In the case of the father and child who died trying to cross the Rio Grande river, the man's mother told CNNE that they left the country in April in hopes of making it to Dallas to work. She said the family wanted to buy their own house and better their financial situation.
Customs and Border Protection has said it doesn't know how many migrants have been turned away as a result of metering.
Former Texas Rep. Beto O'Rourke said that Congress passed "a $2 trillion tax cut" that favored corporations which were sitting on record piles of cash and the very wealthiest in the country at a time of historic wealth inequality.
Facts First: Though there are a variety of estimates projecting the cost of the 2017 Tax Cuts and Jobs Act, according to the Congressional Budget Office, O'Rourke's statement appears to be roughly accurate.
Last year, the Congressional Budget Office projected that when incorporating the additional debt service costs, the tax cut would add $1.9 trillion to the deficit over the ten-year window.
But other cost estimates varied. According to an estimate by Congress' Joint Committee on Taxation before the law passed, it would cost $1.4 trillion over ten years, or just over $1 trillion when incorporating a broader look at its economic impacts.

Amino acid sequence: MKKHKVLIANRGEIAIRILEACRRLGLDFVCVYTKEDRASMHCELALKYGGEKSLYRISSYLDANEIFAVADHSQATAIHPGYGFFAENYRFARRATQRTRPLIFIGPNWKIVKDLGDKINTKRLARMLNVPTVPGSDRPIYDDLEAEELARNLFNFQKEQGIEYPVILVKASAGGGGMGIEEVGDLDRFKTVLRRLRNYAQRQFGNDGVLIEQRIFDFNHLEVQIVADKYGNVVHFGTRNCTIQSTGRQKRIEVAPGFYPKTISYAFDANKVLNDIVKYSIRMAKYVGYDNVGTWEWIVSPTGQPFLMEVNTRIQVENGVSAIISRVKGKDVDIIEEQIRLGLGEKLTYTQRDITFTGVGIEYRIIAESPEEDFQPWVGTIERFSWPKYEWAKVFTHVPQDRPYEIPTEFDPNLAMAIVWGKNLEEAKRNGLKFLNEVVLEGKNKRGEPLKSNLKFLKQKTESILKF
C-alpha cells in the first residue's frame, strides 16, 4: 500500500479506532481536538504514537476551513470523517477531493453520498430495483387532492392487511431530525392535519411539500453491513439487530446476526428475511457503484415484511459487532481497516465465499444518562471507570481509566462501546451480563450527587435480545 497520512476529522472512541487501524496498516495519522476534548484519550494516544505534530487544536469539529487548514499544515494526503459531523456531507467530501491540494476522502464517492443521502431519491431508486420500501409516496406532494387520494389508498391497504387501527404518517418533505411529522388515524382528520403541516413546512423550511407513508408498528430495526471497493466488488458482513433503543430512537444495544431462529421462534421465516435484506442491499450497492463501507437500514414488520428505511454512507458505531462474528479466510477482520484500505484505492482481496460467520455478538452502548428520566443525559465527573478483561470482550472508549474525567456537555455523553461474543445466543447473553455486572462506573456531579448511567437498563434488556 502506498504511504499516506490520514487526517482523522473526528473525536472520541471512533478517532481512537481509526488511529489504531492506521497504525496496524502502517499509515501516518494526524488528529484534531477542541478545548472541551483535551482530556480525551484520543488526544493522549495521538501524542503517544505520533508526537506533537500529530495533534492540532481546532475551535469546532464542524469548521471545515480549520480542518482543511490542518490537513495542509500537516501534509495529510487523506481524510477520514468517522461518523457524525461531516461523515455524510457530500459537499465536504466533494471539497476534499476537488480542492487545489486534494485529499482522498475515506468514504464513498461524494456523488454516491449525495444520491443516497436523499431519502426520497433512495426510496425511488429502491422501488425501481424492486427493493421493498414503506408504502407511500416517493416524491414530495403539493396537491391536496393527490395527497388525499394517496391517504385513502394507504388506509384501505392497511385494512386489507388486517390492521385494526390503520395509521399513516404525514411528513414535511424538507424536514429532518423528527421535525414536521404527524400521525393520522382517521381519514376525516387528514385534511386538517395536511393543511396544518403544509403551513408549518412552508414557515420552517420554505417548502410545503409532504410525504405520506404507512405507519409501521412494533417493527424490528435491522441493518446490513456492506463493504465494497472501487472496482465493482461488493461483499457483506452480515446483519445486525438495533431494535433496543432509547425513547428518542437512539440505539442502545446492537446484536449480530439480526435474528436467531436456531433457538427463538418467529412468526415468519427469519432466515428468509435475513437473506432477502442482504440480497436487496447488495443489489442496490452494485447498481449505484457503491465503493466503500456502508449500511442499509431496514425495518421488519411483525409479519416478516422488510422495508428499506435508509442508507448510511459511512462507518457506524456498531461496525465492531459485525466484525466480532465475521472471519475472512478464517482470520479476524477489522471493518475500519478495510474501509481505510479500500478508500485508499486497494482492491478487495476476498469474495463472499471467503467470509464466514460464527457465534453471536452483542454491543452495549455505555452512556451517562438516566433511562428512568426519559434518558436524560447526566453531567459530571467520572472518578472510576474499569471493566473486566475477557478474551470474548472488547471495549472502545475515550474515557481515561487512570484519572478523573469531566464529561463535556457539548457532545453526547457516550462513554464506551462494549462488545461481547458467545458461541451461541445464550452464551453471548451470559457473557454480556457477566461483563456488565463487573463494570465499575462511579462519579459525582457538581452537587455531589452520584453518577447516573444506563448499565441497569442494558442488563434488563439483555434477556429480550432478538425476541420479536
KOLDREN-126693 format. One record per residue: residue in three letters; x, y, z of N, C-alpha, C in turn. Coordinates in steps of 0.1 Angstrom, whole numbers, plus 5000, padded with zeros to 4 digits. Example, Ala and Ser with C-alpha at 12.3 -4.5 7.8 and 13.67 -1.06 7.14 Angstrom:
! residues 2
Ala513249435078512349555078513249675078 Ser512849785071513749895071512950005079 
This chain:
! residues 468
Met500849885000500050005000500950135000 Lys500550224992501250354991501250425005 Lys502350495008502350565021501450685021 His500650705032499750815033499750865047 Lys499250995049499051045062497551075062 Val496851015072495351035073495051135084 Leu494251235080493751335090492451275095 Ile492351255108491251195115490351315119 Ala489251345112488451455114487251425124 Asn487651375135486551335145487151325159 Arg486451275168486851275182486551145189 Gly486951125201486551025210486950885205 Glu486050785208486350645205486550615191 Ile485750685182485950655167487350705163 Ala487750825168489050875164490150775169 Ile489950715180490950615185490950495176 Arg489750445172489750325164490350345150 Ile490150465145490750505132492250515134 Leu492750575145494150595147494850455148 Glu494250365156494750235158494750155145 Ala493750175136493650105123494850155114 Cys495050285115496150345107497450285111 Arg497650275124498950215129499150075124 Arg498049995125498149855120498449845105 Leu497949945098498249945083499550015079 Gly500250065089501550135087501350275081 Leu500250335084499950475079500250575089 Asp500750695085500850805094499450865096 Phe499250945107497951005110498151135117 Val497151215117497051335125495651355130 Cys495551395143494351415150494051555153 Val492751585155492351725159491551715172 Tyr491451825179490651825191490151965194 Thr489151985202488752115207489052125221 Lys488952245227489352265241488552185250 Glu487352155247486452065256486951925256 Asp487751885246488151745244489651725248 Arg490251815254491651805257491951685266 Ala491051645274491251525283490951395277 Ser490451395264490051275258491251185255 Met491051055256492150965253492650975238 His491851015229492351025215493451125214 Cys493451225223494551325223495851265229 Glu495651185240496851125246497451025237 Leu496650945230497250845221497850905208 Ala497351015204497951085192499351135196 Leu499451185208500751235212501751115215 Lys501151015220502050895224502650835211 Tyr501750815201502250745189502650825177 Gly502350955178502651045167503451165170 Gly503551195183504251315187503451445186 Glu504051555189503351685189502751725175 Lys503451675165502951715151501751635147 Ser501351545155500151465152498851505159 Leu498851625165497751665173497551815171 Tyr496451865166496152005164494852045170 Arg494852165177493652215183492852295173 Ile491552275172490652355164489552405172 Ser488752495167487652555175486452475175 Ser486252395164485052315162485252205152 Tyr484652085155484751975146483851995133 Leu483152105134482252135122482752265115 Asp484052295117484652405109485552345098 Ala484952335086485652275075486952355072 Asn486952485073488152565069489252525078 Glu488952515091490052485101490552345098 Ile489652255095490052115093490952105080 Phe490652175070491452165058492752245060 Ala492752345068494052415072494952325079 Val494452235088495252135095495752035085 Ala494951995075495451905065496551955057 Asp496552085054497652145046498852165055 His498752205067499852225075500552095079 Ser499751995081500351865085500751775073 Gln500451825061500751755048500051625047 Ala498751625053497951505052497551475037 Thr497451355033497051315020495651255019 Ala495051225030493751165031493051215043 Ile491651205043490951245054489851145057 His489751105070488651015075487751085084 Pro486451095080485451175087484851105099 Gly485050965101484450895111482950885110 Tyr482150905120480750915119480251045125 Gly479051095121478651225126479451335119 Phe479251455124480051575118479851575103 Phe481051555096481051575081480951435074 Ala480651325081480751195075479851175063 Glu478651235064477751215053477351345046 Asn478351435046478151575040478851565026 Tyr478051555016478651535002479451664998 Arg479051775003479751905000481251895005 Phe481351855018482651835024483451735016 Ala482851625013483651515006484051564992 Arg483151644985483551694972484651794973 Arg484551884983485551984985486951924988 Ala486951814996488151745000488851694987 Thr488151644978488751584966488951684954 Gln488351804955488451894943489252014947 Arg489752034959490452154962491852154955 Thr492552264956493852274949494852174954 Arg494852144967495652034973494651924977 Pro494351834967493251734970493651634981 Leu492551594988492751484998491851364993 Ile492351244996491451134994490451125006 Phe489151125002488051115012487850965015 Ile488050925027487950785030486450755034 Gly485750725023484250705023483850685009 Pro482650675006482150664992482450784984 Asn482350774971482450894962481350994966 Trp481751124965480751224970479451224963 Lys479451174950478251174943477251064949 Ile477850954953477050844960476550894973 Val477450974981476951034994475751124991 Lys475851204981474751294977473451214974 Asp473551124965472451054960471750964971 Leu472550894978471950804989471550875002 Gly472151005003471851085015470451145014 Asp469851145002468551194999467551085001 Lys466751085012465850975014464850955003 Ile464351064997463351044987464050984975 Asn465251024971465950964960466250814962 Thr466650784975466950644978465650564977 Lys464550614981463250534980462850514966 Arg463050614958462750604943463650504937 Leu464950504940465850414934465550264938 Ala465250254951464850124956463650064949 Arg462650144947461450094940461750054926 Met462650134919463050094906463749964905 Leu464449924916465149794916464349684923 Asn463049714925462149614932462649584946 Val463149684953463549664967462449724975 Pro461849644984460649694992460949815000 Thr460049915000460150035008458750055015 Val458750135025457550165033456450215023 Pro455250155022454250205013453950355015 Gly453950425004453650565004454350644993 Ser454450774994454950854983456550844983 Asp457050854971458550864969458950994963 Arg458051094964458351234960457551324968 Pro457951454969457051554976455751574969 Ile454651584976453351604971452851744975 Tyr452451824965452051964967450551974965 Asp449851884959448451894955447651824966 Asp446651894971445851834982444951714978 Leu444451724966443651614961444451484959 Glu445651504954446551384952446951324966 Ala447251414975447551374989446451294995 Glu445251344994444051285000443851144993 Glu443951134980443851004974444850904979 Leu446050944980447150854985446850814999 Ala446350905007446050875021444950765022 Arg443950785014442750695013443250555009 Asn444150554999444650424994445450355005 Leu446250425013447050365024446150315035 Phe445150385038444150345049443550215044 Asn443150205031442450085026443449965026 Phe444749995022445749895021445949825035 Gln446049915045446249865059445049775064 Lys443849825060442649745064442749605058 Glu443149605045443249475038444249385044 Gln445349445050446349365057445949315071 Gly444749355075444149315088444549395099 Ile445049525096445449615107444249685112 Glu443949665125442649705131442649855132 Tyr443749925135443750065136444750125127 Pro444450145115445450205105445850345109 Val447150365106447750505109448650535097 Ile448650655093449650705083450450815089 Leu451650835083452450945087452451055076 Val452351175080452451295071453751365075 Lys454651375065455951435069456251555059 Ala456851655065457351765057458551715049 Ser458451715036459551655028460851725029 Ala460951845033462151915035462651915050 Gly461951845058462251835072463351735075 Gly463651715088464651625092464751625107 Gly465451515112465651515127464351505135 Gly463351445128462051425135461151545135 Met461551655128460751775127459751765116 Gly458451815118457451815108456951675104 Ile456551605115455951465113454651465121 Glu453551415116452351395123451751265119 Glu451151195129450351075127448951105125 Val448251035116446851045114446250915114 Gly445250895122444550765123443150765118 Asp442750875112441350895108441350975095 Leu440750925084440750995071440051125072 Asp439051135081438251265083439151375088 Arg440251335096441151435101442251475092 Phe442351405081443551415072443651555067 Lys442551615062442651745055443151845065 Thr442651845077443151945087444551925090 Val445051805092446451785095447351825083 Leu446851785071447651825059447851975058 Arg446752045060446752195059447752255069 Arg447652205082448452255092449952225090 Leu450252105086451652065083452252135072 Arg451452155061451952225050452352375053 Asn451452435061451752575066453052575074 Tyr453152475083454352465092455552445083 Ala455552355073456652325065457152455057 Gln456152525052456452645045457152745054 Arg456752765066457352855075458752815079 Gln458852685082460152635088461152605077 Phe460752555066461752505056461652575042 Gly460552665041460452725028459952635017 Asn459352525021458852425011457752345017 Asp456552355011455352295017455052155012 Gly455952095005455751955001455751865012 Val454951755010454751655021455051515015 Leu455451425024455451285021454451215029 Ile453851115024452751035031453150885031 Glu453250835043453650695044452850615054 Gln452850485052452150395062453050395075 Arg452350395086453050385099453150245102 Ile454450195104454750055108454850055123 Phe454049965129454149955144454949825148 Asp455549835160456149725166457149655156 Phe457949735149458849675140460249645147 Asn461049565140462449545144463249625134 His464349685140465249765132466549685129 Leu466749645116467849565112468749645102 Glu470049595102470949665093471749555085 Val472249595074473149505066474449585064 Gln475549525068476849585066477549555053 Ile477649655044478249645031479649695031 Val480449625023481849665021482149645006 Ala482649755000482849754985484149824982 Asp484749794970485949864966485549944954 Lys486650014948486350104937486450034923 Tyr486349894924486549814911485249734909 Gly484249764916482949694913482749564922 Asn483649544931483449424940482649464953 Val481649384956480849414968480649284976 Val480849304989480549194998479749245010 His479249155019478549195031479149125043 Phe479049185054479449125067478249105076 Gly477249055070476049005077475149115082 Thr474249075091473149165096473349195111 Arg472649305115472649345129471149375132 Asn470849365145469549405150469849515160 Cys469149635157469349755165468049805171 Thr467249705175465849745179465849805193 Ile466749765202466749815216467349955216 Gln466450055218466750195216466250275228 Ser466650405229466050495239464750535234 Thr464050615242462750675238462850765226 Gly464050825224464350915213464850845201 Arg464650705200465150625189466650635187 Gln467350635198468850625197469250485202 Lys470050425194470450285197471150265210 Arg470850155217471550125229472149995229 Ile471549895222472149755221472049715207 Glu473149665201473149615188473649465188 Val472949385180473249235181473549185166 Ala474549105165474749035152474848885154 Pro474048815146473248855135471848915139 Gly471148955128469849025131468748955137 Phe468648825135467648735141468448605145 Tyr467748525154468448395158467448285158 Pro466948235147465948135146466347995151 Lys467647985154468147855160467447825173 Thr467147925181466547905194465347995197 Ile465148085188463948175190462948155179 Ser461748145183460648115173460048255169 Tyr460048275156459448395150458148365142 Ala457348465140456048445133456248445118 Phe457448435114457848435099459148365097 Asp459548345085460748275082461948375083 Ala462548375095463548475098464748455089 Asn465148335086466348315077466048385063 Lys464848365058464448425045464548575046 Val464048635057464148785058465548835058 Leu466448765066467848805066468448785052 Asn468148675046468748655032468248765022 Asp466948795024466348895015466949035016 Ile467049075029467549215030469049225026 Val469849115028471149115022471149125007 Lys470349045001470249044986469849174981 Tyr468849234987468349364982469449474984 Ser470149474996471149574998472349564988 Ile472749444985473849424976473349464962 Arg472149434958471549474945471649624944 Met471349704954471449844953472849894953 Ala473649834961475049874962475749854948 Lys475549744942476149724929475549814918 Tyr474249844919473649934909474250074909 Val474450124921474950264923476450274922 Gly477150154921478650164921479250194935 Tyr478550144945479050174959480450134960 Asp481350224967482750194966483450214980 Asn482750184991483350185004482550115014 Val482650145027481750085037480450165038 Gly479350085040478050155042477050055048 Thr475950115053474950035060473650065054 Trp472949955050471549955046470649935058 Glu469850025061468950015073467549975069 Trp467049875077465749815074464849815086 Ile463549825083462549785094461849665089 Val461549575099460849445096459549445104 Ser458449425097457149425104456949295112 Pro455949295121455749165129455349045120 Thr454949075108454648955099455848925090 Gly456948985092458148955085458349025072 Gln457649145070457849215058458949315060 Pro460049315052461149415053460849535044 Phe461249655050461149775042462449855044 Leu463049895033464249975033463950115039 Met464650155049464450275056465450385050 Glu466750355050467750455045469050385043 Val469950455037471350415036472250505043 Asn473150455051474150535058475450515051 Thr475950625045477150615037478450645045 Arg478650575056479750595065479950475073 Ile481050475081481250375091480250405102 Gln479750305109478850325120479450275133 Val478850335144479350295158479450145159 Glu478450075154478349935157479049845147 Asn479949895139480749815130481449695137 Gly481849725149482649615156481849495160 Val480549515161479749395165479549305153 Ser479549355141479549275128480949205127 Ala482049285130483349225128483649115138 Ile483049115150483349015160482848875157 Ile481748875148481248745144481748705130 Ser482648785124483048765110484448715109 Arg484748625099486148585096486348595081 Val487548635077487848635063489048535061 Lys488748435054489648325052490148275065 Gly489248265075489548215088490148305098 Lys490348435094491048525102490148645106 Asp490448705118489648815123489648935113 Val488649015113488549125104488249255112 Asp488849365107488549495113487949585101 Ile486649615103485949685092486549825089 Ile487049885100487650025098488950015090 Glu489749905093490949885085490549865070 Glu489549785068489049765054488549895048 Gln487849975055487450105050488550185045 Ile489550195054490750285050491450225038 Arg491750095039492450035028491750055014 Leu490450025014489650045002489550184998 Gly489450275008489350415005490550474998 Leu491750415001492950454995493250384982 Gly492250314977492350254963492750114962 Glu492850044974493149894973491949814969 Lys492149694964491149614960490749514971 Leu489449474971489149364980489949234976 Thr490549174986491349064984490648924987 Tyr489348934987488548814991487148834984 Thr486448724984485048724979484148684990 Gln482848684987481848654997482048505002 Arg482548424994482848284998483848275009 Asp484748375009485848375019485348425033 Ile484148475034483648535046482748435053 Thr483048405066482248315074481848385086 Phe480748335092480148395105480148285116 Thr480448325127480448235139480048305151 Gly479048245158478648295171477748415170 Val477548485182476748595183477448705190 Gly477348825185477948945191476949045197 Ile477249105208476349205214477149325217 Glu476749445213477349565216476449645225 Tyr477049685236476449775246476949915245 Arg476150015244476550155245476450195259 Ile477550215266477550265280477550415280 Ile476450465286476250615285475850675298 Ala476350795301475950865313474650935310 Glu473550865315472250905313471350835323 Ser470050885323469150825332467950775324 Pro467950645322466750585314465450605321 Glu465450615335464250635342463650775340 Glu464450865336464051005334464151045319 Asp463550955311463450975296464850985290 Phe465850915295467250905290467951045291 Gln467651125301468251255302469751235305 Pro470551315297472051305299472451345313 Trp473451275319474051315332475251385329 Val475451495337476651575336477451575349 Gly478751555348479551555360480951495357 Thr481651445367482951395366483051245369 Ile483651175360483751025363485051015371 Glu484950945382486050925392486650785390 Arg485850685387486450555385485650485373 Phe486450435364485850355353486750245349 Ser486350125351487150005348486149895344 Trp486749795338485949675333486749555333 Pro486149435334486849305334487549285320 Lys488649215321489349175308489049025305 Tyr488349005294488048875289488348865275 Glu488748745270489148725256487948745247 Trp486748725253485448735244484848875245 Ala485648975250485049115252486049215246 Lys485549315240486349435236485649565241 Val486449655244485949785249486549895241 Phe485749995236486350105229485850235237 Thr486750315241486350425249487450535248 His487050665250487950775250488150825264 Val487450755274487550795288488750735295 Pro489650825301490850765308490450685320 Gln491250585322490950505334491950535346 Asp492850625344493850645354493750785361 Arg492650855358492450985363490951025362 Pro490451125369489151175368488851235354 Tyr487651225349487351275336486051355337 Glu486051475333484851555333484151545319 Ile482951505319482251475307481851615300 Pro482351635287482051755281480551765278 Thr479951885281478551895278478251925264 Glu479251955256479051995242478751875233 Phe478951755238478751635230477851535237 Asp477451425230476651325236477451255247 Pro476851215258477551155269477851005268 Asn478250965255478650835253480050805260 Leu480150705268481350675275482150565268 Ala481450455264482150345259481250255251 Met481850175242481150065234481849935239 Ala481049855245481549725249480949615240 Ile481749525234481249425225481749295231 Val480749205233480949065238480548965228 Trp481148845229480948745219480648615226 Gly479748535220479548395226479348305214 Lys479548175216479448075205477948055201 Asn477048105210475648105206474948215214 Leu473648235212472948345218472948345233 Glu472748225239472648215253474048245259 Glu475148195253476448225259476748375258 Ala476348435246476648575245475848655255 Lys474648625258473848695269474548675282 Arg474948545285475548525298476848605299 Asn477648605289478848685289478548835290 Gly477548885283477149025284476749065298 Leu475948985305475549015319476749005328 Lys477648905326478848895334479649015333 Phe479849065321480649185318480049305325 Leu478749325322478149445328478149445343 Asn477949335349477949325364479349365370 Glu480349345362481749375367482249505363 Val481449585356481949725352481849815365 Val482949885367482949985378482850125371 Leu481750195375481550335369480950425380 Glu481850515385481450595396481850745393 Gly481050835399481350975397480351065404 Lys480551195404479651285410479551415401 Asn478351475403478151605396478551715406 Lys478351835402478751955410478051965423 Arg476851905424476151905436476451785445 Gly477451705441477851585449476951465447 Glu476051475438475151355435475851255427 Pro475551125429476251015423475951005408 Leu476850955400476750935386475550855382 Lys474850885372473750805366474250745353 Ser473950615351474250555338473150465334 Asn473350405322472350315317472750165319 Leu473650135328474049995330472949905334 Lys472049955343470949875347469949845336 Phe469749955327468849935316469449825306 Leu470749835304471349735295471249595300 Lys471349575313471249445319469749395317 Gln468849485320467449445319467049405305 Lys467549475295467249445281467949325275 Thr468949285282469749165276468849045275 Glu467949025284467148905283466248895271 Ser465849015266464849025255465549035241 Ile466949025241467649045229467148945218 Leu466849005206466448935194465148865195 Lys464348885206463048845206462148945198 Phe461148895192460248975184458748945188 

A year after the law passed, the conservative-leaning Tax Foundation found that the cost was even less, at $1.47 trillion on a conventional basis and $448 billion over the ten-year window when taking into account its effect on the economy.
Nobel Prizes won by immigrants for the US
Sen. Amy Klobuchar said 25% of people who have won the Nobel Prize on behalf of the United States were born in other countries and are immigrants.
Facts First: The percentage for some categories is actually larger than Klobuchar stated.
Since 2000, 39% of Nobel Prizes won for the United States in Chemistry, Medicine and Physics were immigrants, according to a report from the National Foundation for American Policy. Both in the past two decades and over the past century, a substantial percentage of Nobel Prizes won by Americans were immigrants, according to these reports.
Correction: This article has been updated to reflect that Halliburton received a $19 million tax rebate in 2018, according to a report by the Institute on Taxation and Economic Policy, a non-partisan think tank that works on state and federal tax policy issues.
By CNN Staff
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The Gayly 6/27/2019 @12:22 p.m. CST.